While the government claims to have released several thousand detainees, an untold number remain in jail or under house arrest, including Aitzaz Ahsan, the president of the Supreme Court Bar Association. Several of the prominent detainees who have been released bear the hallmarks of abuse and maltreatment. Munir Malik, a leader of the lawyers’ protest movement, was hospitalized with severe kidney problems after being held in a cell so tiny he could not stretch his legs.

Musharraf’s choice of December 16 as the day on which he plans to lift martial law is no happenstance. It is the day after the deadline for candidates to withdraw from the January 8 elections. His hope is that he can pressure the major opposition parties into contesting the elections and thereby lending his presidential coup legitimacy, with the lifting of martial law offered as a potential inducement.

The Bush administration, for its part, is actively encouraging the opposition parties to work with Musharraf and, as a first step to so doing, to contest the elections. To this end, US Ambassador Anne Patterson has been making the rounds meeting with leading opposition figures. According to the Dawn, Paterson will meet today with Nawaz Sharif, the prime minister whom Musharraf deposed in 1999.

Sharif, albeit not with great conviction, has been promising to lead an opposition boycott of the election.

In the speech meant to inaugurate his second presidential term, Musharraf threatened to crush any boycott, just as he has the democratic aspirations of the Pakistani people for the past eight years: “No destabilization or hurdle will be allowed in this democratic process.” In an interview with the US television network ABC the following day, he amplified this threat saying political protests would not be allowed during Pakistan’s “democratic” elections. Said Musharraf, “The opposition, they have all along these five years tried to destabilize me and the government. You have to understand we don’t want agitation here ... Agitation means breaking down everything, burning things. That cannot be allowed.”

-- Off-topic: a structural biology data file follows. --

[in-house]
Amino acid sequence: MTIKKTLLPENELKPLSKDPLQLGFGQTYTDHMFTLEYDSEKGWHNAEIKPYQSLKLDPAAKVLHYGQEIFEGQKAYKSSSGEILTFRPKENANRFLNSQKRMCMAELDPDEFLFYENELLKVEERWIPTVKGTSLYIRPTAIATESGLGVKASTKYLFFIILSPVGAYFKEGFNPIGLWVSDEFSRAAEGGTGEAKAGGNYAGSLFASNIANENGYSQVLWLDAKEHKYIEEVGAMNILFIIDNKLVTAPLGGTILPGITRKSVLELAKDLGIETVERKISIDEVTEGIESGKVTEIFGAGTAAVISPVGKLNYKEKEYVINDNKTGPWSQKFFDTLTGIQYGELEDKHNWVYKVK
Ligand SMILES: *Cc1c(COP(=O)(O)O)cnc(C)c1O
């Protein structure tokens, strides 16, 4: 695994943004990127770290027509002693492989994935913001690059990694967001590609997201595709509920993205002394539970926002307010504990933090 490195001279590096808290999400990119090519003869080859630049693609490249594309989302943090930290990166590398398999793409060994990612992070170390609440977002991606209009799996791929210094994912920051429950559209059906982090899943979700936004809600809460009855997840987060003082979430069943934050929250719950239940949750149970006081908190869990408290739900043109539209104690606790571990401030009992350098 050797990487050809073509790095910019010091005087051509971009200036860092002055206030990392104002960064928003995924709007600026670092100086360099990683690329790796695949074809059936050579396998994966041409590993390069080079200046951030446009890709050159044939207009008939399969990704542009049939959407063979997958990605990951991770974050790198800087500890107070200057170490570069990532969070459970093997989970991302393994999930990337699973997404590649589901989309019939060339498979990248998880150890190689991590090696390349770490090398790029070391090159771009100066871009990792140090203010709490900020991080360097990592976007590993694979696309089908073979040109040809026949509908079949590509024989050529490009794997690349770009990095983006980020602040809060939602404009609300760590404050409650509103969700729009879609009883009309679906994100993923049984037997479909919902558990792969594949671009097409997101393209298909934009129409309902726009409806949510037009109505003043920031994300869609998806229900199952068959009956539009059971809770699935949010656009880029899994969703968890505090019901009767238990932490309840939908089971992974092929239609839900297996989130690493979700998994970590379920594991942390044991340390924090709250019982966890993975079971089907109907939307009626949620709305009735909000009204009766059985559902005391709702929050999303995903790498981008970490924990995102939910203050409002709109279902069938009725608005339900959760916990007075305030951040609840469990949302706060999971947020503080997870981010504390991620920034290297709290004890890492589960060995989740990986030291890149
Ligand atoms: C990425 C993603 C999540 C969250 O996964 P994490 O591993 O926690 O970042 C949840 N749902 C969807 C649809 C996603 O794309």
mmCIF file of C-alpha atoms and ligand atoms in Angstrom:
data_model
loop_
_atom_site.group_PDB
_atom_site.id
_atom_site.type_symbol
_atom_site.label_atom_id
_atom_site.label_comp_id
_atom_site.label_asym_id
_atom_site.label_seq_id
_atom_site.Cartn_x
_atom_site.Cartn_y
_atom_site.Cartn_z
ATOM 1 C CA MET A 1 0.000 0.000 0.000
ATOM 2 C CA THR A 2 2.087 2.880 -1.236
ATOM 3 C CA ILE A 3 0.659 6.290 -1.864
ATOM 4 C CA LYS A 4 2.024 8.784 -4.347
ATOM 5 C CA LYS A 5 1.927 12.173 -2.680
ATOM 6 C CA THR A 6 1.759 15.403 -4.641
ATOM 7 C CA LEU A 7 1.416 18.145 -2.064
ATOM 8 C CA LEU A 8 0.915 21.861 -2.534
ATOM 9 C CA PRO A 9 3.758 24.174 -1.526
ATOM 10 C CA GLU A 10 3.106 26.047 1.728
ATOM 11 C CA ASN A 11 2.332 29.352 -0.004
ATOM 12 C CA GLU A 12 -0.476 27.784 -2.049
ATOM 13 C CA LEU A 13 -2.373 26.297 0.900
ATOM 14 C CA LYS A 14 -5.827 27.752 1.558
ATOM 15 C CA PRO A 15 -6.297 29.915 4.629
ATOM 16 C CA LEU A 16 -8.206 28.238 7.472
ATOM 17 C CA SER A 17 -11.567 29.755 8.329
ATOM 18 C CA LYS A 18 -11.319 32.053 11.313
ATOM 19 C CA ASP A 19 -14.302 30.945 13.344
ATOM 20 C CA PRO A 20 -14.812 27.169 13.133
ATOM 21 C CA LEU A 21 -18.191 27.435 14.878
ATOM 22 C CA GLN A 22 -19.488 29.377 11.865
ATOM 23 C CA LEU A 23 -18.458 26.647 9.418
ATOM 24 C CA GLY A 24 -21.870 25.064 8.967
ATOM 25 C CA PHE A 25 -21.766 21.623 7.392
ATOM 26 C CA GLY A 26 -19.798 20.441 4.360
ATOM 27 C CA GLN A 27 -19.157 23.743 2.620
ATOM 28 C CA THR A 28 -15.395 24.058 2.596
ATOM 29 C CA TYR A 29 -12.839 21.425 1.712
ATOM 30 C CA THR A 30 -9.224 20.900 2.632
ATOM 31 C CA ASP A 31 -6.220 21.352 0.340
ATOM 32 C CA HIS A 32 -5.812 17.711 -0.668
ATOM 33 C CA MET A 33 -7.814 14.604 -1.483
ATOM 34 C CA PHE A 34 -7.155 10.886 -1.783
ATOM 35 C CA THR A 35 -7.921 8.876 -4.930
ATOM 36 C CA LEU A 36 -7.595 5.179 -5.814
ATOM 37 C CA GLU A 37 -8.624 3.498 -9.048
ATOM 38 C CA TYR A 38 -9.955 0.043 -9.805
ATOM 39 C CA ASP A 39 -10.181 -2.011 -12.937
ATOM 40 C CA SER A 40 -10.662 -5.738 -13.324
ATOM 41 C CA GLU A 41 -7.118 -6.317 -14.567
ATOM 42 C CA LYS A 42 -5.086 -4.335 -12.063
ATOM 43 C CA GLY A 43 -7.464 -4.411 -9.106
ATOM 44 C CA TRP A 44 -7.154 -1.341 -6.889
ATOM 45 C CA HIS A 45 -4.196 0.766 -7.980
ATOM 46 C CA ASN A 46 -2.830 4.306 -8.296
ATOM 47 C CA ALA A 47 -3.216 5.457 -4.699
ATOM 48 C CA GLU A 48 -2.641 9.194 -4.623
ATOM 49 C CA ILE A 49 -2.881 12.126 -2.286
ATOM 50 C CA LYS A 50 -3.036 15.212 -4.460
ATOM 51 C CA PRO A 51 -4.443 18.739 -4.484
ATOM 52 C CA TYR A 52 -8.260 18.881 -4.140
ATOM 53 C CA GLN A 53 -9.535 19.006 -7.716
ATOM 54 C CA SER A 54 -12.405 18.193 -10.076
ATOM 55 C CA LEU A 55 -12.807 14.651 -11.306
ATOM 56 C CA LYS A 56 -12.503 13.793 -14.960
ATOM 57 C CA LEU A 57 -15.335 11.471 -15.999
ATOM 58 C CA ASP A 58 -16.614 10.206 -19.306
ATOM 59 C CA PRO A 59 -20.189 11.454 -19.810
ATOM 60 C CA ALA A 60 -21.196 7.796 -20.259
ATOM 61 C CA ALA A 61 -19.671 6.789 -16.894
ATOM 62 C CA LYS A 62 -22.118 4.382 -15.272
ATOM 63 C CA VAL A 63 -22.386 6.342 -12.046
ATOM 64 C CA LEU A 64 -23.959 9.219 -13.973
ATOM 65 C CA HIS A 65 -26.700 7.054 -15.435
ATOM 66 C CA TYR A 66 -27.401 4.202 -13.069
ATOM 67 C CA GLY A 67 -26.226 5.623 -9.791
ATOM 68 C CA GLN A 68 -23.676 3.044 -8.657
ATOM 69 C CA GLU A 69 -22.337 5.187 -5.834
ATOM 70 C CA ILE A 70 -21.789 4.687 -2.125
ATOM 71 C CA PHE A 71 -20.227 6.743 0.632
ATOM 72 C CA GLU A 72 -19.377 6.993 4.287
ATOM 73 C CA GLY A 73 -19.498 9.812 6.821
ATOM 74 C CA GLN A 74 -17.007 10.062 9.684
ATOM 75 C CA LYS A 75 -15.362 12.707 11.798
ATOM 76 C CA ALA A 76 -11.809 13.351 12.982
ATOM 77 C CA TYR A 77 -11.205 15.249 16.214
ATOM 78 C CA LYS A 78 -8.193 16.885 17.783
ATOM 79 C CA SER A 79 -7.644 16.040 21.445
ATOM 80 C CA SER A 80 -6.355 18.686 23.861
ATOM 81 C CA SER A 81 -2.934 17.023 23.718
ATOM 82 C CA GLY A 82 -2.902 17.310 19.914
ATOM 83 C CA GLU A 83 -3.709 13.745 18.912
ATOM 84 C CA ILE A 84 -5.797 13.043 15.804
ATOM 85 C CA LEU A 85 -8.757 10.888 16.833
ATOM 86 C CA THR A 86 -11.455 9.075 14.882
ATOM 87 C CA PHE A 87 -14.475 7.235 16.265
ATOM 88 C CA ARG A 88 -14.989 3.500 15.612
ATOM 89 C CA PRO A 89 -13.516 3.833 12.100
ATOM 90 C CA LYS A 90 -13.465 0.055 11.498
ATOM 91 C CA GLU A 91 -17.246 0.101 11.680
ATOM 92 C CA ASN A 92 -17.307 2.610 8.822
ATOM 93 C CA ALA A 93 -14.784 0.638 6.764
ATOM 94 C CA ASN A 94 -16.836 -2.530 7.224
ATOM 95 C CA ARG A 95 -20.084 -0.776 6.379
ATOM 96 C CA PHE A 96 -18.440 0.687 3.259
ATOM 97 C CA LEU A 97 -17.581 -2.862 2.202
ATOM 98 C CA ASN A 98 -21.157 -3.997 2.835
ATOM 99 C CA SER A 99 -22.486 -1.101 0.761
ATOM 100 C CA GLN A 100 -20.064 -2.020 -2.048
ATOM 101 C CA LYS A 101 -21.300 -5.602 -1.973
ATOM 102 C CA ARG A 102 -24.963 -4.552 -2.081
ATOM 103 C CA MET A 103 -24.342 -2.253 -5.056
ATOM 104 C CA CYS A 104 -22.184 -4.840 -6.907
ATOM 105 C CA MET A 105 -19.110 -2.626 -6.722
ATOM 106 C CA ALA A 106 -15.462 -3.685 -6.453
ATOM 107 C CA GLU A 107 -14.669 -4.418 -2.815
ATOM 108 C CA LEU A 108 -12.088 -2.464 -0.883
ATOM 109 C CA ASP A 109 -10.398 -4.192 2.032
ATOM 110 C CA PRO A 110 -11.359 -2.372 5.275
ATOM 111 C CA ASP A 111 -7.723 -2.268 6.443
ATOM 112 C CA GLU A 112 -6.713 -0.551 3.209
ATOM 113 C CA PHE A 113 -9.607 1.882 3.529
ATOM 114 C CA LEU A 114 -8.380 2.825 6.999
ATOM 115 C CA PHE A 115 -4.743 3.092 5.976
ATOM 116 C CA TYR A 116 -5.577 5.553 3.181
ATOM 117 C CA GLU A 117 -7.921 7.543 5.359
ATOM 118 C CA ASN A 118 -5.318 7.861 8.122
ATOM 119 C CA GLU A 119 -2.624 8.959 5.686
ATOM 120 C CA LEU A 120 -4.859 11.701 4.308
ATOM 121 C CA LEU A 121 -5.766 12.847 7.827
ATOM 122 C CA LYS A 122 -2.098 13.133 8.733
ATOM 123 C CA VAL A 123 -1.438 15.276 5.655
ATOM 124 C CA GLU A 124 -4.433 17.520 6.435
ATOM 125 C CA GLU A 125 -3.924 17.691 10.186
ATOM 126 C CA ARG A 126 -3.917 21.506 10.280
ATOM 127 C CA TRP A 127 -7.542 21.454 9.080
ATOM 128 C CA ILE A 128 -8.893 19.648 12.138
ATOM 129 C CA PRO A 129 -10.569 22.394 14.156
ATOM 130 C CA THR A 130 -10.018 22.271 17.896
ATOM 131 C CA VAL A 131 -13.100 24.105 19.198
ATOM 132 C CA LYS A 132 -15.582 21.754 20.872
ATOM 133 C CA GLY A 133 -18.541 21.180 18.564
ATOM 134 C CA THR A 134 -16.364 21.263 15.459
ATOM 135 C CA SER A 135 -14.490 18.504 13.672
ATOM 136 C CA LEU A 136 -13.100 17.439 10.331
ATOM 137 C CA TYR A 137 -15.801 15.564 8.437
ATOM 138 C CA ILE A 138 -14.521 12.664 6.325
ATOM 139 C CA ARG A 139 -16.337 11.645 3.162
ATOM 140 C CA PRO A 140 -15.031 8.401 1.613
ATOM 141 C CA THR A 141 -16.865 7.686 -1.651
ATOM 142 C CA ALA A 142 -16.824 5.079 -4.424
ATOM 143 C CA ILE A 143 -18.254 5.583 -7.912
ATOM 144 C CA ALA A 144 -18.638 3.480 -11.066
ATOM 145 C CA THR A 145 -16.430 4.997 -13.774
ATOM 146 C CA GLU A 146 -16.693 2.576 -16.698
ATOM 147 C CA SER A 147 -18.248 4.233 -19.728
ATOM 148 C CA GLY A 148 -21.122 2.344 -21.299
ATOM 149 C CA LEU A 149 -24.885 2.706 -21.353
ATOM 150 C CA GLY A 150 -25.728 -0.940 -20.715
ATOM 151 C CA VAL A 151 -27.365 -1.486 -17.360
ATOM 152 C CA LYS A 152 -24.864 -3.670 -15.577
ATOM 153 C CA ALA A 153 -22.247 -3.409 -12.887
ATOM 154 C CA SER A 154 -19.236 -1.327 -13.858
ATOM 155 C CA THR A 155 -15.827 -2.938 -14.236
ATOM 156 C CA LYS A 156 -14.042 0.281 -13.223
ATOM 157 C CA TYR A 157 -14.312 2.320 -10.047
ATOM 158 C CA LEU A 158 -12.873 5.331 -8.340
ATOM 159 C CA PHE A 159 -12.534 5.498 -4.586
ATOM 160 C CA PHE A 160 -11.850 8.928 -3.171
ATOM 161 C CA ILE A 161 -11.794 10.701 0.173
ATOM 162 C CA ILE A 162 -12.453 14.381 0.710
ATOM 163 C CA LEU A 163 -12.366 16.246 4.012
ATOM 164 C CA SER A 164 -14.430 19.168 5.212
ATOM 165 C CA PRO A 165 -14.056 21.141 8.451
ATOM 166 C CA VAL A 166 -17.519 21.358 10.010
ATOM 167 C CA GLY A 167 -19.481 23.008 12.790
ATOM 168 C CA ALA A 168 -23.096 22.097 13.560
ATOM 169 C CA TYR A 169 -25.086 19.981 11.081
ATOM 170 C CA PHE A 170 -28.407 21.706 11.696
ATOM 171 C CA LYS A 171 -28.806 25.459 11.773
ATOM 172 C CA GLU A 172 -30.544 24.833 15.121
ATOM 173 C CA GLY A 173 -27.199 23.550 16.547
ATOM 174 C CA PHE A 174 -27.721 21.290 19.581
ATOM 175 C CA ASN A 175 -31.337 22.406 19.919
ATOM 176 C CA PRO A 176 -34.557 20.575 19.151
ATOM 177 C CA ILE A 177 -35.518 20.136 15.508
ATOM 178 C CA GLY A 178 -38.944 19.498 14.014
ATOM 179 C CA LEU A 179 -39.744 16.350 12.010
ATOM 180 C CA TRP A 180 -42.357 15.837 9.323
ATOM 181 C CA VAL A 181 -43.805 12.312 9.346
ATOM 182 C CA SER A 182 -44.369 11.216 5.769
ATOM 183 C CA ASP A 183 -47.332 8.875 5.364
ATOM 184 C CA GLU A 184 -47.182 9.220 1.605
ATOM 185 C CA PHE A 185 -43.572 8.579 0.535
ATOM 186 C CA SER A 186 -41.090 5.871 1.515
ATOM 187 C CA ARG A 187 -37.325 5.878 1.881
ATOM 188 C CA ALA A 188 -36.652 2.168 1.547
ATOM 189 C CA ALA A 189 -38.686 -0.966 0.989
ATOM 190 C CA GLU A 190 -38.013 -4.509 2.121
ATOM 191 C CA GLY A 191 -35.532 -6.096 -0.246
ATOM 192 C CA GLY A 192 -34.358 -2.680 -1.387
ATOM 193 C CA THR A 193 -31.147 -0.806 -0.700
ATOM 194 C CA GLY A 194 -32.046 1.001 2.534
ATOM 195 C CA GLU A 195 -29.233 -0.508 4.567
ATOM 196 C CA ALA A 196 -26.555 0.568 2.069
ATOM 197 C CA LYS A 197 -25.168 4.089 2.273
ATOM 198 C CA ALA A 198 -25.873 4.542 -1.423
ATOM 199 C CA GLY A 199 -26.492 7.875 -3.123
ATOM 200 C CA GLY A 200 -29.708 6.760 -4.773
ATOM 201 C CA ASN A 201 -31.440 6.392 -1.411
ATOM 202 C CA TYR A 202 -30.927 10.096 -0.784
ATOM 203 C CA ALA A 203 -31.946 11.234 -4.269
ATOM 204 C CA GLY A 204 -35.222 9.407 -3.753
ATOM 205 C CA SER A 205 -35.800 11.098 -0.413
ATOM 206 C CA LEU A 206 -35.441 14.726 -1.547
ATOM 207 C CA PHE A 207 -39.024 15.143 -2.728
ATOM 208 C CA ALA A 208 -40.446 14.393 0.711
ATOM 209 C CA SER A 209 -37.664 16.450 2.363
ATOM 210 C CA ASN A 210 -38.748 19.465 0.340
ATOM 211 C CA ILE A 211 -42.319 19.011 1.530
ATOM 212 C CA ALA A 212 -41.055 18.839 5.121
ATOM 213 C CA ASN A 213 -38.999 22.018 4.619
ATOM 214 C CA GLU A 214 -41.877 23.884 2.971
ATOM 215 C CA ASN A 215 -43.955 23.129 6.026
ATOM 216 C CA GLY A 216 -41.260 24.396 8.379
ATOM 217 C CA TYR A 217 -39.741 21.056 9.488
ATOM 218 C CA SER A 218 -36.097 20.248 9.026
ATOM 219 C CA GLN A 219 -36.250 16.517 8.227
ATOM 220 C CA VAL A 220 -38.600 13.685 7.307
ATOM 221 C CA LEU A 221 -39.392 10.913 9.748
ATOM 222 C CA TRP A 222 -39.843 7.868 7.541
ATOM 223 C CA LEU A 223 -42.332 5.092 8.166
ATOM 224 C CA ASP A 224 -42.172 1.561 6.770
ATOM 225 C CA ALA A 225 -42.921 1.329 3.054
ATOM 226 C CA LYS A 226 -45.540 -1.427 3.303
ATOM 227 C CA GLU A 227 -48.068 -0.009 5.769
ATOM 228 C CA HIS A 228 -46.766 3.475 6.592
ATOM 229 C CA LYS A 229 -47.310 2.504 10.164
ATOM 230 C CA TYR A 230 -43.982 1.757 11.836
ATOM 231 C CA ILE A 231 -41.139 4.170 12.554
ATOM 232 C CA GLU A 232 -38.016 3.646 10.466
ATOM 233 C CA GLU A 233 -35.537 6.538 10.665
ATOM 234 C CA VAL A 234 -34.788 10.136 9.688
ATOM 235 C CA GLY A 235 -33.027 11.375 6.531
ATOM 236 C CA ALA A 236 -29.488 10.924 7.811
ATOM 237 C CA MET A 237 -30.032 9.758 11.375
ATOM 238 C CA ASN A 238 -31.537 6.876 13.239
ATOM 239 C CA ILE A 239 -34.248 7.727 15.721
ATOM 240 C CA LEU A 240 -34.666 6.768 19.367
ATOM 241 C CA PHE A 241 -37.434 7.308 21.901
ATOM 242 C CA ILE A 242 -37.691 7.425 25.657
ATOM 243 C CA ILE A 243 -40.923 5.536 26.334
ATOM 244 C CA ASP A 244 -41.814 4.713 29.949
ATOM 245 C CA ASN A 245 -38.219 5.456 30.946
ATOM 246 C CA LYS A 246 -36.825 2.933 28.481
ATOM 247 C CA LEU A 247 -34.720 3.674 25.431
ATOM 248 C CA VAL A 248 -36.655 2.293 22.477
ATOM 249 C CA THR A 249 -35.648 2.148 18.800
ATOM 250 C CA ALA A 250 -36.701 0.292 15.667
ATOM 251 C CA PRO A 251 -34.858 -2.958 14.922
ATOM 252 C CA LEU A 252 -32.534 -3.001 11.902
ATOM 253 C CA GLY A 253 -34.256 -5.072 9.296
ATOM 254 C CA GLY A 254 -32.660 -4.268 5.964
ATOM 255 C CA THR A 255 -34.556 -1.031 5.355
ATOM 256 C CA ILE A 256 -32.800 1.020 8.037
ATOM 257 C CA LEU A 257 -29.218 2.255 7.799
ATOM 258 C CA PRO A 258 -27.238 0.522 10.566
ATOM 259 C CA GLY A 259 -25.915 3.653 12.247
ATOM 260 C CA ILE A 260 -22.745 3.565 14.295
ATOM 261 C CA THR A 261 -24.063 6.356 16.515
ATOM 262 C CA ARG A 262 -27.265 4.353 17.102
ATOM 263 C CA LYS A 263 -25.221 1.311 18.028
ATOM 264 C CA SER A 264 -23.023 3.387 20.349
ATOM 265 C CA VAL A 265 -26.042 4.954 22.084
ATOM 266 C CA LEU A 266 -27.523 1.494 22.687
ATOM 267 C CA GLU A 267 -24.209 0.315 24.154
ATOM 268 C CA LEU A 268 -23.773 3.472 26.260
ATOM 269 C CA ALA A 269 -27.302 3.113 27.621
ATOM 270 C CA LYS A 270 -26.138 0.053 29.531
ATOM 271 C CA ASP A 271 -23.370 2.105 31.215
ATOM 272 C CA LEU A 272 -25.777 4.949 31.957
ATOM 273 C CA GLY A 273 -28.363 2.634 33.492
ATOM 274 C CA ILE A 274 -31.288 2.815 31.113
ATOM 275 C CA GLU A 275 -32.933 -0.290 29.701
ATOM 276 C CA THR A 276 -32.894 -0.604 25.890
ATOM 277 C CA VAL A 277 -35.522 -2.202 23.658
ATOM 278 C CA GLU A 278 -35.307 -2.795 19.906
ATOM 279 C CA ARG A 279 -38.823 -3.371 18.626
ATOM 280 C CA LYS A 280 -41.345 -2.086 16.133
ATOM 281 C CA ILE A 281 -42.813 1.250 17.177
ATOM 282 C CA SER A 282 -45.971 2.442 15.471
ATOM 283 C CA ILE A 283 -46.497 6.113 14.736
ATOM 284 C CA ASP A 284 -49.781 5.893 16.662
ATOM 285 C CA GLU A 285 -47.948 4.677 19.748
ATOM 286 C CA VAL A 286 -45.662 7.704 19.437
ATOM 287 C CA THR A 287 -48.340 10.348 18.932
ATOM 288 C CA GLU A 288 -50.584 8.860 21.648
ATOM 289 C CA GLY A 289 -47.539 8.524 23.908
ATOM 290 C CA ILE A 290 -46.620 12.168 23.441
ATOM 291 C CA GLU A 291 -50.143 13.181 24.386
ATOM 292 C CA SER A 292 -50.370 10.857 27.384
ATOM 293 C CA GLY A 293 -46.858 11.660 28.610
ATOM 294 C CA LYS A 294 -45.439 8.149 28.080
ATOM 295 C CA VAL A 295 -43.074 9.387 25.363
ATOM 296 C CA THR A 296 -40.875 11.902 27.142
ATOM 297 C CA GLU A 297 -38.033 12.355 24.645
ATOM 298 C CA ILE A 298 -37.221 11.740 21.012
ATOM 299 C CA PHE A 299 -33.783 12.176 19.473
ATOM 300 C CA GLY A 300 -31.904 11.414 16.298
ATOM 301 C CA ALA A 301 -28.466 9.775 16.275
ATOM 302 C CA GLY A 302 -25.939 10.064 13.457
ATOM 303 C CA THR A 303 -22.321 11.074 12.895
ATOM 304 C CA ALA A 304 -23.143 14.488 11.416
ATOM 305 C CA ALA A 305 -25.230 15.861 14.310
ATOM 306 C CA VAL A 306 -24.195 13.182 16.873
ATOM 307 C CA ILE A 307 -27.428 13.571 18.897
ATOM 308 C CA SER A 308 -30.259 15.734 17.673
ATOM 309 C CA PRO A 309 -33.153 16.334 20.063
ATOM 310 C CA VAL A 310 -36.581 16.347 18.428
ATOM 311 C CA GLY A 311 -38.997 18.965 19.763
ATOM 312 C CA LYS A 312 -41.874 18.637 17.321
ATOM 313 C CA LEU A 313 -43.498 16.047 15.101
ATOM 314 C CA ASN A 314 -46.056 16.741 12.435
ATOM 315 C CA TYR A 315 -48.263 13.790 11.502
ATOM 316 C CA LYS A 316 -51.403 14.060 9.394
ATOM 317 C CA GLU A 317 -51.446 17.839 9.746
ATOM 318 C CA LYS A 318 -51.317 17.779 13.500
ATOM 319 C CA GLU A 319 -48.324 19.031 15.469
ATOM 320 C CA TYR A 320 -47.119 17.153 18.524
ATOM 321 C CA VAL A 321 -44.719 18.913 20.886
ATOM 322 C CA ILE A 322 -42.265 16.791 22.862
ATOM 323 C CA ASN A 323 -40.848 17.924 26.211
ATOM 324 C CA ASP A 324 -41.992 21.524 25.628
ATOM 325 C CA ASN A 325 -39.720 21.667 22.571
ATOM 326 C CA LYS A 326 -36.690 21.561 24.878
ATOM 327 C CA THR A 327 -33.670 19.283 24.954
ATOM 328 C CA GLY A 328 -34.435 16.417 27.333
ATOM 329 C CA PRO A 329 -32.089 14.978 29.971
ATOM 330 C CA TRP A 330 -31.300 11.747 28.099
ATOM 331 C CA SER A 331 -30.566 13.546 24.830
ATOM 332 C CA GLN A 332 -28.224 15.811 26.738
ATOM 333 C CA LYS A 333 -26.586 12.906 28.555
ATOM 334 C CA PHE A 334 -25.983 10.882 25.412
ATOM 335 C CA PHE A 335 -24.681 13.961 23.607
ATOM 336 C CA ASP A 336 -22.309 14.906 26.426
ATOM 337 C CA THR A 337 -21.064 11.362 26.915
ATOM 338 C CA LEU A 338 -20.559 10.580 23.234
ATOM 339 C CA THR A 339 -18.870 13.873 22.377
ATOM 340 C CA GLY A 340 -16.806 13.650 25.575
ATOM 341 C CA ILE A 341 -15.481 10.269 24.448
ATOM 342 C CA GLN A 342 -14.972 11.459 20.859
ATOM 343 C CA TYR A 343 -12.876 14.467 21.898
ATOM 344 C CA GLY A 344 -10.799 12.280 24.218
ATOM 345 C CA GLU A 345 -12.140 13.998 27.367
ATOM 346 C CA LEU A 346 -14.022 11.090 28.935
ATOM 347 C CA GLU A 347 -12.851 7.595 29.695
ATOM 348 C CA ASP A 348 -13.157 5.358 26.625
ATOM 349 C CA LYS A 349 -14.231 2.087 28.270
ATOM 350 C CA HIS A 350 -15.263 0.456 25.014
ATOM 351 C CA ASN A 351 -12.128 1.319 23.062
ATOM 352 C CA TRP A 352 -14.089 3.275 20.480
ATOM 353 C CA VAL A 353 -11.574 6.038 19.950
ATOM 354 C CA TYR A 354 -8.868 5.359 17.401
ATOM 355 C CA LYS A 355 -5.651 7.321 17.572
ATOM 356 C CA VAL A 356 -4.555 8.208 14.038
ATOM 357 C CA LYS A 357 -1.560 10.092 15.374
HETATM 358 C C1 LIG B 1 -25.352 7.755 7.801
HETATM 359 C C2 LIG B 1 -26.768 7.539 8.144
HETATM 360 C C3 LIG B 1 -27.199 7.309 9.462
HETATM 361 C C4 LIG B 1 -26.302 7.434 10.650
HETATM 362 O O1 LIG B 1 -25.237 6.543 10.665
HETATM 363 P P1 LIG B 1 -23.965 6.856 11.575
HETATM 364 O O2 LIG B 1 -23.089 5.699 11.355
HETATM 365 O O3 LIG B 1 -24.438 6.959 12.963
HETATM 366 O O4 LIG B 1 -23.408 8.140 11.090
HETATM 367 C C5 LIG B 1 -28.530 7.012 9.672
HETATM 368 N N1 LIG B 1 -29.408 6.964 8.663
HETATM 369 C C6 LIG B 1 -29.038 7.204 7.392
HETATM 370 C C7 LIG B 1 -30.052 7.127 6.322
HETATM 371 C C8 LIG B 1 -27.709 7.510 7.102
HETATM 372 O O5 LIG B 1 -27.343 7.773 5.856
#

For months the Bush administration has been seeking to recalibrate Pakistan’s government so as to give it greater popular legitimacy while ensuring that the military, with which the Pentagon has a five decades long partnership, retains effective control.

But the Bush administration’s plans, which centered on brokering a power-sharing deal between Musharraf and Pakistan People’s Party life chairperson Benazir Bhutto have repeatedly been upset by the erosion of popular support for Musharraf and the sharp divisions within the Pakistani elite. While Musharraf boasts of an economic revival, the bulk of the population has seen their livings standards badly eroded by soaring prices and the increasing marketization of life. And many in the elite resent the extent to which the military and their business cronies have appropriated the fruits of Pakistan’s capitalist economic expansion. Musharraf is also increasingly seen as a toady of the Bush administration and an accomplice of its predatory wars in Iraq and Afghanistan.

Musharraf condemns foreign pressure

In the view of important sections of the US establishment, the Bush administration has been reckless in so demonstratively supporting the discredited Musharraf. The US would have more leverage over Islamabad, including in getting it to do its bidding in suppressing pro-Taliban elements, and would not be so popularly identified as a bulwark of militarily rule, argue the Democrats and the New York Times, had the Bush administration begun distancing himself from Musharraf before his regime started to unravel last spring.